The NM Game Commission, like most state wildlife commissions, has been dominated by hunters and livestock interests.
The best defense against a hostile Congress and President
In the best of times, the federal government is an unreliable, often reluctant partner in conservation, and these are not the best of times. That is why we intend to double down on our efforts to reform wildlife management at the state level in New Mexico and elsewhere.
The states are critical players in wildlife conservation. The states, not the federal government, have primary jurisdiction over most wildlife species within their borders. The problem is that state wildlife agencies have historically been dominated by hunters and agricultural interests. The primary management goal has been to produce a surplus of game species for hunters to harvest, and suppress or eliminate populations of predators such as wolves and coyotes that are perceived as a threat to both game species and livestock.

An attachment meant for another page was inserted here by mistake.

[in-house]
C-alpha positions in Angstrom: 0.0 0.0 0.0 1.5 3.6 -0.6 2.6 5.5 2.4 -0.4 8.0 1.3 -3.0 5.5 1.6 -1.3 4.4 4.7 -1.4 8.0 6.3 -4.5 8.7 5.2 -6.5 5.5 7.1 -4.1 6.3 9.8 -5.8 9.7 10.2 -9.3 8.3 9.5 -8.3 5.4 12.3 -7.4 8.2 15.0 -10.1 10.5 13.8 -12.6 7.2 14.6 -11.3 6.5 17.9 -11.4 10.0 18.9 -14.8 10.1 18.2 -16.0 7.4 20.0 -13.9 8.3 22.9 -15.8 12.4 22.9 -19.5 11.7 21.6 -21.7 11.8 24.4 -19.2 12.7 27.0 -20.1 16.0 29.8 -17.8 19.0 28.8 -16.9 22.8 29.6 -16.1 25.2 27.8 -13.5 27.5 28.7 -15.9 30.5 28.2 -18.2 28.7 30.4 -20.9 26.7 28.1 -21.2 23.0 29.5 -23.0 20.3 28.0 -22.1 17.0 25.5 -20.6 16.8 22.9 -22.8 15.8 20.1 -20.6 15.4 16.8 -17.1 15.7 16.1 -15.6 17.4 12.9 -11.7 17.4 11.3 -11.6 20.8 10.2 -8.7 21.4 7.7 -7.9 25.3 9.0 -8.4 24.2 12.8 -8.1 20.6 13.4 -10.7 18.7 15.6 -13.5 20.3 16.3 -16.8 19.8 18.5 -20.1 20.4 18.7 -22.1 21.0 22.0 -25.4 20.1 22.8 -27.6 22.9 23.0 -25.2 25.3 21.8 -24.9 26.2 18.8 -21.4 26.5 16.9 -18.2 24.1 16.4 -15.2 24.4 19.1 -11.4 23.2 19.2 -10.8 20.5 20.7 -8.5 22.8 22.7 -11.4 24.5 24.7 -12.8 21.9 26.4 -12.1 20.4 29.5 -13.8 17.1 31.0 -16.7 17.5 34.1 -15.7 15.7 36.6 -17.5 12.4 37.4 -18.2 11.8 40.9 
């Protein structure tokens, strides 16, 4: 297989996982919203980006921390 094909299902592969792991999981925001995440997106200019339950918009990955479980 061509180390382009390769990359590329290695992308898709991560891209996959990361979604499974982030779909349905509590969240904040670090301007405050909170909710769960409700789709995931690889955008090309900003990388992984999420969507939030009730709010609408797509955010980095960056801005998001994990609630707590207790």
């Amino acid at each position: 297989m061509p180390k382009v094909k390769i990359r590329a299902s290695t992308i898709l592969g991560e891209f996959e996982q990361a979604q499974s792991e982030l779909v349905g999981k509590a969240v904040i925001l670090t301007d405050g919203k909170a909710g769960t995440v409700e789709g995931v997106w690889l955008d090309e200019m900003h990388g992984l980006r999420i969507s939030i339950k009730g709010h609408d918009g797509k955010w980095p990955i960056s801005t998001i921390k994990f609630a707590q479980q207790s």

Our goal is to transform state wildlife agencies into entities focused on protecting all native wildlife, including predators, for the benefit of all residents. When this happens, it won’t matter nearly as much who holds power in Washington.
Impossible dream? We don’t think so. Interest in reforming state wildlife management is growing in nearly every state. And while the national election results were disheartening, the results in New Mexico were the opposite. The Democrats won control of the New Mexico House, which means that good bills such as a ban on coyote killing contests and game commission reform now stand an excellent chance of passage.